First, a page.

Heart disease is one of the world’s biggest killers. Naturally most people are concerned about keeping their heart healthy when they get to a certain age. I think too much emphasis is placed on cholesterol, and not enough on insulin resistance and inflammation.
If you are serious about protecting your heart, here are my tips:
1. Ditch the industrial seed oil and margarine and use traditional fats instead
Margarine or non-dairy spread is often marketed as a healthier alternative to butter. Nothing could be further from the truth. Most margarine is cholesterol free but that’s irrelevant. Margarine is high in oxidised omega 6 rich vegetable oil, which significantly increases inflammation in the body and subsequently causes damage to the arteries. People have been eating butter and animal fats like tallow and lard for hundreds of years; long before cardiovascular disease reached epidemic proportions. Pastured (grass fed) butter is a healthy option because it is rich in certain beneficial nutrients such as vitamin K2, vitamin D, butyrate and conjugated linoleic acid. Butter does contain saturated fat and that can raise your cholesterol, but if you want to get specific, saturated fat can raise your HDL (good cholesterol) and increase large particle LDL cholesterol while reducing small dense LDL (the type implicated in clogged arteries).
2. Minimise or avoid foods made of flour
Many people are aware that sugar increases the risk of heart attacks, fatty liver, type 2 diabetes, cancer, accelerated ageing and many other diseases of modern society. You may not realise that bread is almost as bad as sugar. Most bread has a fairly high glycaemic index; that means it raises your blood sugar fairly high fairly quickly and over time can promote the development of insulin resistance. Even wholegrain bread floods your bloodstream with sugar once you’ve digested it. Wheat contains a type of starch called amylopectin A, which is rapidly converted into sugar and likely to promote weight gain around your middle as you get older. Gluten free bread isn’t much better because it’s typically made from grains and starches that also have an extremely high glycaemic index; these include corn, rice, tapioca and potato. You are best off minimising bread in your diet and sticking with vegetables, salads, protein and healthy fats.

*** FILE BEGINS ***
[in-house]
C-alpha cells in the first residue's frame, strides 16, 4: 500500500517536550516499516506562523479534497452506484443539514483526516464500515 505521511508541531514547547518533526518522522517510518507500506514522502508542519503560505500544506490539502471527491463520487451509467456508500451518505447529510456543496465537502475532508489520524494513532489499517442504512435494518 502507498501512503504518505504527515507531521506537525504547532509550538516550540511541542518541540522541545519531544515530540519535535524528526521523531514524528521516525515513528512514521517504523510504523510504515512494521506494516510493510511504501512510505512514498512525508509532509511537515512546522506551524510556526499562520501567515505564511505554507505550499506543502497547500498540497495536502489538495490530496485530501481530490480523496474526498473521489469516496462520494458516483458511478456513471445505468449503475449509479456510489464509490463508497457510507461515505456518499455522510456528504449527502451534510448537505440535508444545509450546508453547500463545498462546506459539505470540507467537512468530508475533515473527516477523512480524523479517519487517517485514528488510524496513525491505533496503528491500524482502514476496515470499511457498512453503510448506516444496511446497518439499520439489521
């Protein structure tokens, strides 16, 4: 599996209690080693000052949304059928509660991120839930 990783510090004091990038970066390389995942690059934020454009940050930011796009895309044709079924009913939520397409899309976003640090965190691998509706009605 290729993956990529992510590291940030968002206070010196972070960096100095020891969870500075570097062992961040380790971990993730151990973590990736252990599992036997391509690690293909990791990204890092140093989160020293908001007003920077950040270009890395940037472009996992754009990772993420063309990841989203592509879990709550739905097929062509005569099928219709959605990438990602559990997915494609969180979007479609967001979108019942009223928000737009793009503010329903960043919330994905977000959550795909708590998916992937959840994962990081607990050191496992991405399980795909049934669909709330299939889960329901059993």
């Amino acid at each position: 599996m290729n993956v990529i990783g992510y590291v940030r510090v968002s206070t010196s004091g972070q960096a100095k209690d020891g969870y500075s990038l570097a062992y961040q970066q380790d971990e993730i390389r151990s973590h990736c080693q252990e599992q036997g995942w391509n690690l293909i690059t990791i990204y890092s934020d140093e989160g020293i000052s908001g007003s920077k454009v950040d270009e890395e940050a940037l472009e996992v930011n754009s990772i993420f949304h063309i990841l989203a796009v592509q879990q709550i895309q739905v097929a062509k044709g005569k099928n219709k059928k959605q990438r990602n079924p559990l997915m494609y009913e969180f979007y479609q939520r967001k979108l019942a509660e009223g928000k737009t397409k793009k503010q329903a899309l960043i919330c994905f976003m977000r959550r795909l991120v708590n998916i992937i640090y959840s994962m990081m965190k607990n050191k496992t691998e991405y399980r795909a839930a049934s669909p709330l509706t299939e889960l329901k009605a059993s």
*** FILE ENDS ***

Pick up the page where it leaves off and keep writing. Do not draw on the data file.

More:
3. Make sure you’re eating enough omega 3 fats
Omega 3 fatty acids are abundantly found in some species of fish and may help to protect you against having a heart attack. It is good to consume oily fish at least twice a week. This is because the omega 3 fats in oily fish help to keep the arteries clean, reduce inflammation and help to keep blood fats such as cholesterol and triglycerides low. The problem is, not everyone enjoys oily fish. The species richest in beneficial fats include wild salmon, sardines, anchovies, mackerel, herrings and mullet. Fish oil contains the essential fatty acids called EPA and DHA. DHA is the activated form of omega 3 fats, which is necessary for a healthy heart, healthy brain and joints etcetera. The omega 3 fats in plant foods like flaxseeds, chia seeds and walnuts are the precursor to DHA and much more difficult for the body to utilise.
4. Try to find healthy ways to manage stress and anxiety
Life can get very stressful or busy at times. Long term stress can have a very detrimental effect on your health, even if you are eating well. If you’re currently unable to make changes in your life to reduce stress, please try and find healthy ways of coping with it. Some examples might include speaking to a friend or counsellor about your concerns, joining a yoga or meditation class; exercising or writing in a journal. It is important to have hobbies and passions in life. Most of us spend a large part of our life at work. It’s important to have things to look forward to; things that inspire you and make you excited about getting out of bed.
5. It’s important to get enough sleep
Lack of sleep raises the risk of insulin resistance. That means you’re more likely to have poor blood sugar control and gain weight around your torso, raising the risk of heart disease. Spending some time outdoors each day can help establish a healthy circadian rhythm. Too many people spend all day indoors, and when they go outside, they wear sunglasses. This makes it hard for your brain to know what time of day it is. If you struggle with sleep, taking a magnesium supplement may help.